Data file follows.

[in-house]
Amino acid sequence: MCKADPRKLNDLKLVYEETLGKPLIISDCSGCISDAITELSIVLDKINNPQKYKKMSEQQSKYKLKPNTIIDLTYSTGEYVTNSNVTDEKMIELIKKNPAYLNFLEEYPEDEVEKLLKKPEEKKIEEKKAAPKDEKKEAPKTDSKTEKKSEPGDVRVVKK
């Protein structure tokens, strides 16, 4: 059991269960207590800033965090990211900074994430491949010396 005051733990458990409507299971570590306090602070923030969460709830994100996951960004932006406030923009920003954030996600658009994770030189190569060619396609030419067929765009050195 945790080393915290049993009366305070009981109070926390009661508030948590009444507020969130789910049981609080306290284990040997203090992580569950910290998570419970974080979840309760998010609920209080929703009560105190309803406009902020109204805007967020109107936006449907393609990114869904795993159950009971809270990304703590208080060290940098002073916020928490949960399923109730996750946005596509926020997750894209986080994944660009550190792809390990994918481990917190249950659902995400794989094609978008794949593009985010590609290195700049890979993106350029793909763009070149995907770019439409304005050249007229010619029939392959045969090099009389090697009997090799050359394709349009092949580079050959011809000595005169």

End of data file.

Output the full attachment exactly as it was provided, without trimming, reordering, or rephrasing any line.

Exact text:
[in-house]
Amino acid sequence: MCKADPRKLNDLKLVYEETLGKPLIISDCSGCISDAITELSIVLDKINNPQKYKKMSEQQSKYKLKPNTIIDLTYSTGEYVTNSNVTDEKMIELIKKNPAYLNFLEEYPEDEVEKLLKKPEEKKIEEKKAAPKDEKKEAPKTDSKTEKKSEPGDVRVVKK
């Protein structure tokens, strides 16, 4: 059991269960207590800033965090990211900074994430491949010396 005051733990458990409507299971570590306090602070923030969460709830994100996951960004932006406030923009920003954030996600658009994770030189190569060619396609030419067929765009050195 945790080393915290049993009366305070009981109070926390009661508030948590009444507020969130789910049981609080306290284990040997203090992580569950910290998570419970974080979840309760998010609920209080929703009560105190309803406009902020109204805007967020109107936006449907393609990114869904795993159950009971809270990304703590208080060290940098002073916020928490949960399923109730996750946005596509926020997750894209986080994944660009550190792809390990994918481990917190249950659902995400794989094609978008794949593009985010590609290195700049890979993106350029793909763009070149995907770019439409304005050249007229010619029939392959045969090099009389090697009997090799050359394709349009092949580079050959011809000595005169």